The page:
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SEO Best Practices for a Site Redesign

The following goes over some best practices you should be, well, practicing if you’re involved in a site refresh (redesign) project. We hit on some steps to take to make sure your rankings carry over to your new site as well as measures to take to ensure that your ‘beta’ site doesn’t work against you. Then we hit on some quick “lessons learned” items that you should go over before you finally flip the switch.

301 Redirects

When performing a site redesign, you want to make sure all of your old pages have a 301 redirect in place to its URL on your new site. It should be on a page-by-page basis; you do not want to just do a blanket 301 redirect for all pages to go to your root domain. If the page URL is staying the same, you do not need to use a 301 redirect. If you are planning on not having a page you had on your previous version of your site on the new version of your site, then you should set up a 301 redirect for that old page to go to the home page.

The Wrong Way

Your old red widgets product page redirects to your new home page:

http://www.widgetwarehouse.com/redwidgets/ >> 301s to >> http://www.widgetwarehouse.com/

Your old widget resources page redirects to your new home page:

http://www.widgetwarehouse.com/resources/ >> 301s to >> http://www.widgetwarehouse.com/

The Right Way

Your old red widgets product page redirects to your new red widgets product page:

http://www.widgetwarehouse.com/redwidgets/ >> 301s to >> http://www.widgetwarehouse.com/products/red-widgets/

Your old widget resources page redirects to your new widget resources page:

http://www.widgetwarehouse.com/resources/ >> 301s to >> http://www.widgetwarehouse.com/widget-resources/

Block Search Spiders From Your Beta Site

The beta version of your new site should be blocked from any search spiders so they can’t spider that content. If search spiders are able to access your beta site and spider that content, this could become a huge problem with search engines displaying incorrect results and could potentially hurt your rankings.

You can implement several different measures to ensure spiders do not spider your beta site:

A robots.txt File

A robots.txt file is a text file that’s placed on your root domain that tells search spiders which directories they should not spider. You can disallow specific pages or entire subfolders. A robots.txt file that is disallowing several different elements looks like this:

User-agent: *
Disallow: /features_terms_service.php
Disallow: /temp/
Disallow: /beta/

As you can see, each specific page or entire subfolder call-out needs to be on a new line. You can create a robots.txt file with the help of Google in your Google Webmaster Central account.

A Robots Meta Tag

On each beta site page, you can include a meta tag that tells search spiders to not index the content on the page and to not follow any links on the page. This meta tag is placed in the code right along with any other meta tags in the section for the page.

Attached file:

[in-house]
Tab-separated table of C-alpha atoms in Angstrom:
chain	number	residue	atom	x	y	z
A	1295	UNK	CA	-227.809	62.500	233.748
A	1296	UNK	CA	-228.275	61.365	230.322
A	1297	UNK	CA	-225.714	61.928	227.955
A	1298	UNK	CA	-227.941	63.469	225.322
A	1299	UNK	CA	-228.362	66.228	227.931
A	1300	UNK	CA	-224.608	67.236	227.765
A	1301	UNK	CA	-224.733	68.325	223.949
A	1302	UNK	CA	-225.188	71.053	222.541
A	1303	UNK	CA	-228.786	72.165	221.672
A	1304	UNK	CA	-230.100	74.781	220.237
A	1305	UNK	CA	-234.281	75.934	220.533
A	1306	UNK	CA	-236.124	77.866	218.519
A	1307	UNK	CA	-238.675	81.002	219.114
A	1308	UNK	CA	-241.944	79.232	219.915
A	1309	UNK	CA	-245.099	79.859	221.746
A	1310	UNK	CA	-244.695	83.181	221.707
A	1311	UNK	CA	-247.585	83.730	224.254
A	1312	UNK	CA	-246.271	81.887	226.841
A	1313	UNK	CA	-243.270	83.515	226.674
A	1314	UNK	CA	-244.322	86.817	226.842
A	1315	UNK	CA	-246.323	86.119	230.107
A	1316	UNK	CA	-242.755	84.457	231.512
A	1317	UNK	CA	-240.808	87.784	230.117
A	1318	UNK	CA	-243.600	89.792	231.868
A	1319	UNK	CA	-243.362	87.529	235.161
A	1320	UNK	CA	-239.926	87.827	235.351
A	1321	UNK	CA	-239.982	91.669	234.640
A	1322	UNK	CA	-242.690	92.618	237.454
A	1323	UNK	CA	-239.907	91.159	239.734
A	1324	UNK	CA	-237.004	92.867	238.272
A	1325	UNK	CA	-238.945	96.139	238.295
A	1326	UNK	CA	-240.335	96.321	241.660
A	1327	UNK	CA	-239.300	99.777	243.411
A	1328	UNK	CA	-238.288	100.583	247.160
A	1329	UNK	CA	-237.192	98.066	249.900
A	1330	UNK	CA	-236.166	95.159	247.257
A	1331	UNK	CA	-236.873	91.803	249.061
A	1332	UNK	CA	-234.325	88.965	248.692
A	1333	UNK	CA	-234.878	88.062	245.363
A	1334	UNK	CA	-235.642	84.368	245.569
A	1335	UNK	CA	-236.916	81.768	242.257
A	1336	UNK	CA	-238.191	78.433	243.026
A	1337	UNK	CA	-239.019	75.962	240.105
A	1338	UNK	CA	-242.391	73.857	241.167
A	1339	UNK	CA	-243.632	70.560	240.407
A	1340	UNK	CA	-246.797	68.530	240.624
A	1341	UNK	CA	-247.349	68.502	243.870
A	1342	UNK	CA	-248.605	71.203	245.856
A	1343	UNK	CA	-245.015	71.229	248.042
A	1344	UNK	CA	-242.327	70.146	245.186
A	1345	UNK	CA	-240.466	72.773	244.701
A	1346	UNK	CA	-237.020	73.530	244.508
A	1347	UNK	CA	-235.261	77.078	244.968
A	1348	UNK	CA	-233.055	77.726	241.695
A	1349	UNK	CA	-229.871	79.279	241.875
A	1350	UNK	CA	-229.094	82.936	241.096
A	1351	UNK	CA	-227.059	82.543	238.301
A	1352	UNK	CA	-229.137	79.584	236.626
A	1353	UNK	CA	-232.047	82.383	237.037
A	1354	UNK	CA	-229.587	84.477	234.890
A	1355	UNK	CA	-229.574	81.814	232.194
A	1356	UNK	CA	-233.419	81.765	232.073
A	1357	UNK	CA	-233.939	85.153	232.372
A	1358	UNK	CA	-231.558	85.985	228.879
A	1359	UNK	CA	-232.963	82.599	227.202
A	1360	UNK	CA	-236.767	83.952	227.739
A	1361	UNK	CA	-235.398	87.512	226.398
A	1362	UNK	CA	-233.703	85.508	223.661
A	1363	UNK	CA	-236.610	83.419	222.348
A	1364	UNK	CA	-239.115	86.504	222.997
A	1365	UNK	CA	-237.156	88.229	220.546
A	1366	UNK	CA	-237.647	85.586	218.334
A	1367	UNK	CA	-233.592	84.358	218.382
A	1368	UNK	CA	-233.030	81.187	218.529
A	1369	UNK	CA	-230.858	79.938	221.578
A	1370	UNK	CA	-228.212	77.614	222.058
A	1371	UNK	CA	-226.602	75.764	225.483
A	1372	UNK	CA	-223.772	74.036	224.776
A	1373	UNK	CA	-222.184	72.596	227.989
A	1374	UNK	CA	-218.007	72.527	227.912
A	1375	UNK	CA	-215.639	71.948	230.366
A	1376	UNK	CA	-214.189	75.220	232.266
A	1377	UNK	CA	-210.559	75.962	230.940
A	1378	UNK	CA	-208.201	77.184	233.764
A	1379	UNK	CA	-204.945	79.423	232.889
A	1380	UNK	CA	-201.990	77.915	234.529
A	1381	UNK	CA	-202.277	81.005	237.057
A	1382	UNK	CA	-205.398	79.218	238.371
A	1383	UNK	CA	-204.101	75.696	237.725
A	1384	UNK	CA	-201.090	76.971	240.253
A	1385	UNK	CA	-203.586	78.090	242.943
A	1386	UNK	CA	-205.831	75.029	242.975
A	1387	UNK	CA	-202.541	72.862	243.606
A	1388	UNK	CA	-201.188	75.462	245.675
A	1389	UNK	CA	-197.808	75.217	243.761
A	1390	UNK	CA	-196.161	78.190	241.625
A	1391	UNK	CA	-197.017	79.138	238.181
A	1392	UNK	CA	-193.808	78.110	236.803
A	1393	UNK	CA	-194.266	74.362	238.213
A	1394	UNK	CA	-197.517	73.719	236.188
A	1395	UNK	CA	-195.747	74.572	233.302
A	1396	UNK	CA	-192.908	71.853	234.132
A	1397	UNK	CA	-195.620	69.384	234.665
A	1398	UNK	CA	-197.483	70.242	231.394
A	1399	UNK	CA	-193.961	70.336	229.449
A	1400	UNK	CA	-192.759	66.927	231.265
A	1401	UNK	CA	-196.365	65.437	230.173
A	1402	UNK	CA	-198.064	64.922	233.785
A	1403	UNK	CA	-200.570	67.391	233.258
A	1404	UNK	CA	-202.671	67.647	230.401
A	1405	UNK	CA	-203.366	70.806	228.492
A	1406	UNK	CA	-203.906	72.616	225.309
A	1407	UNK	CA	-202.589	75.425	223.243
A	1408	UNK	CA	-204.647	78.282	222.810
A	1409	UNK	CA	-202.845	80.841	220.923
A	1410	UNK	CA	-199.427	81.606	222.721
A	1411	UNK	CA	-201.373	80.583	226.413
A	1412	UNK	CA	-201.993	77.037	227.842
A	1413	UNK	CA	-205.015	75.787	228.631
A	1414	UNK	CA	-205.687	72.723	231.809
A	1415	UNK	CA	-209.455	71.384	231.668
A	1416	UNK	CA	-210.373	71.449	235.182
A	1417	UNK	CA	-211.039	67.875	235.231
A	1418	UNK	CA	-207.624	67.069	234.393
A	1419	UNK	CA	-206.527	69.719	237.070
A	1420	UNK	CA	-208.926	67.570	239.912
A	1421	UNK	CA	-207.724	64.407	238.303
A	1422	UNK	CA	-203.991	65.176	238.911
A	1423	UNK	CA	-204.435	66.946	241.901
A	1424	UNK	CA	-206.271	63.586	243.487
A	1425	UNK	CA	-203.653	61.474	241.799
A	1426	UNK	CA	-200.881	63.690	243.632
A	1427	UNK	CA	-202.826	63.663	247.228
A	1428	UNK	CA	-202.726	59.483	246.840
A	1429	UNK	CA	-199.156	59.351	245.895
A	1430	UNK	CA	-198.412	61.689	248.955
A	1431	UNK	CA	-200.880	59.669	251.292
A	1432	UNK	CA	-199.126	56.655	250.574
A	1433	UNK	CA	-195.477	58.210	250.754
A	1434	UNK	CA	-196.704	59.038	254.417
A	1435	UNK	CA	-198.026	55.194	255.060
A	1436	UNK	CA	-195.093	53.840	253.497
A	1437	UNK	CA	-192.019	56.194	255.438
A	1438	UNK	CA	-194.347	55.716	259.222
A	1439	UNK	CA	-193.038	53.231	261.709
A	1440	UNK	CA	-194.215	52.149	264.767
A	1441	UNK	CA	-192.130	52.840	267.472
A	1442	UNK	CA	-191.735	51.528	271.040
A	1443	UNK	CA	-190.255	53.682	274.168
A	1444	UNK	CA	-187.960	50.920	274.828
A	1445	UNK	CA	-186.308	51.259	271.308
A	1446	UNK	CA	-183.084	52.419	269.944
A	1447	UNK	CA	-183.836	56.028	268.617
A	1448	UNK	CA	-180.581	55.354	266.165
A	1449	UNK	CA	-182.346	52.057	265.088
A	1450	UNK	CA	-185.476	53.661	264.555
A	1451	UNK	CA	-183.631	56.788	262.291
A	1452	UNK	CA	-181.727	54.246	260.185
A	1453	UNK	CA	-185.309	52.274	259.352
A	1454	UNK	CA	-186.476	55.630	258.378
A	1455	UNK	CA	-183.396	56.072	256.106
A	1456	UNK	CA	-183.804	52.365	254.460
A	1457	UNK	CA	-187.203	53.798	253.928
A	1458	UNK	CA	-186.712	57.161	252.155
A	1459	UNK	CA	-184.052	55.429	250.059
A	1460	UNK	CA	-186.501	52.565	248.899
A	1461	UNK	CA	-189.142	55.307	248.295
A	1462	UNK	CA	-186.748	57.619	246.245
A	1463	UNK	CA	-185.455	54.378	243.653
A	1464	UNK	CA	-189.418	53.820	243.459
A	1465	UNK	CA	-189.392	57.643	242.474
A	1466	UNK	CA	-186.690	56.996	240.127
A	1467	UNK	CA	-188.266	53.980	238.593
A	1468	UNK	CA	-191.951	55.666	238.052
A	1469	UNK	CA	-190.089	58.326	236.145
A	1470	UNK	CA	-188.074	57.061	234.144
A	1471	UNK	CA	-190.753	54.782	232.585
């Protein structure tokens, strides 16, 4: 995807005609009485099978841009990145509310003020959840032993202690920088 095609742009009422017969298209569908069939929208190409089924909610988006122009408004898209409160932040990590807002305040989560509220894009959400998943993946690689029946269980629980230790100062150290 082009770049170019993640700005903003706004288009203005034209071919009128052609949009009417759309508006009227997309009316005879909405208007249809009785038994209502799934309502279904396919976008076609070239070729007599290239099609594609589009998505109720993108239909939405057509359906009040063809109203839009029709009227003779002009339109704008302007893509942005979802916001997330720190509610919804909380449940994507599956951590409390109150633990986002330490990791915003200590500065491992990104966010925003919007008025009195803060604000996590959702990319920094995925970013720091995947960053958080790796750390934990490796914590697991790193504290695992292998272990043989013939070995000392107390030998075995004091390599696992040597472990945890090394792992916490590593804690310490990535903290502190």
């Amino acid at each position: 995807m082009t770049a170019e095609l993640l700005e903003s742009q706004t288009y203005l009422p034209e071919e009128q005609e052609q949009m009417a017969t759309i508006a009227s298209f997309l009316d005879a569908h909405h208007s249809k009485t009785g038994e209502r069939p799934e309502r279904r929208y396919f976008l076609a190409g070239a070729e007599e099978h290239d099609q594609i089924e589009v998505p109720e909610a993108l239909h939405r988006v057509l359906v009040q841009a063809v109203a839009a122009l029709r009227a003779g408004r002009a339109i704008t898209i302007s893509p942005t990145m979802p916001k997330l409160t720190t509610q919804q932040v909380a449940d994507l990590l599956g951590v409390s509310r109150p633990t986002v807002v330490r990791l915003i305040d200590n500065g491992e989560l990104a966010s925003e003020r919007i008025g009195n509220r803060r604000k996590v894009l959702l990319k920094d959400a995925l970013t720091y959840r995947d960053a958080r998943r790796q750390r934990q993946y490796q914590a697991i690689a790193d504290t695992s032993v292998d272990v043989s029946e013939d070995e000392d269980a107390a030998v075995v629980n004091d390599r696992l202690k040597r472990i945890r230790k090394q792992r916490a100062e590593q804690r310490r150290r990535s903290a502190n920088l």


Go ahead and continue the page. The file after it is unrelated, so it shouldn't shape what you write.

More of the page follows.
Each beta site page needs to have this robots meta tag. The specific tag to use is:

<META NAME="ROBOTS" CONTENT="NOINDEX, NOFOLLOW">

We recommend adding this meta tag on every page of the beta site just to be sure robots aren’t spidering any of that content.

Lessons Learned

A couple of things go over before you flip the switch for the new site:

  • Make sure all of your new pages do not have a robots META tag. It’s easy to keep this tag in place and forget about it when you’re moving your beta content over to the new website
  • Update your robots.txt file
  • Flip the switch during an “off” time. This typically means you would want to make your site transition in the late evening Pacific time / early morning Eastern
  • Pump some extra money in your “Branded” PPC campaign just in case there are any snafus
  • Keep an attentive eye on your analytics to see if there is an influx of visits to your 404 error page. If there is, dig deeper to see where these visits are coming from (an internal page or external) and fix the problem
  • Create a custom 404 error page with a “mini site map” that points to the major sections of your site

What To Expect

Expect your search results to just be a bit funky the first six weeks after flipping the switch. It takes time for search engines to spider all of your new content and get rid of your old data. During this time, you’ll see some irregularities with your search rankings; old results will show up for a search and the next might yield a result for your new site.

Resources

Robots.txt File http://www.robotstxt.org/robotstxt.html
Robots Meta Tag – http://www.robotstxt.org/meta.html
301 Redirects – http://www.google.com/support/webmasters/bin/answer.py?hl=en&answer=93633

About Christian Bullock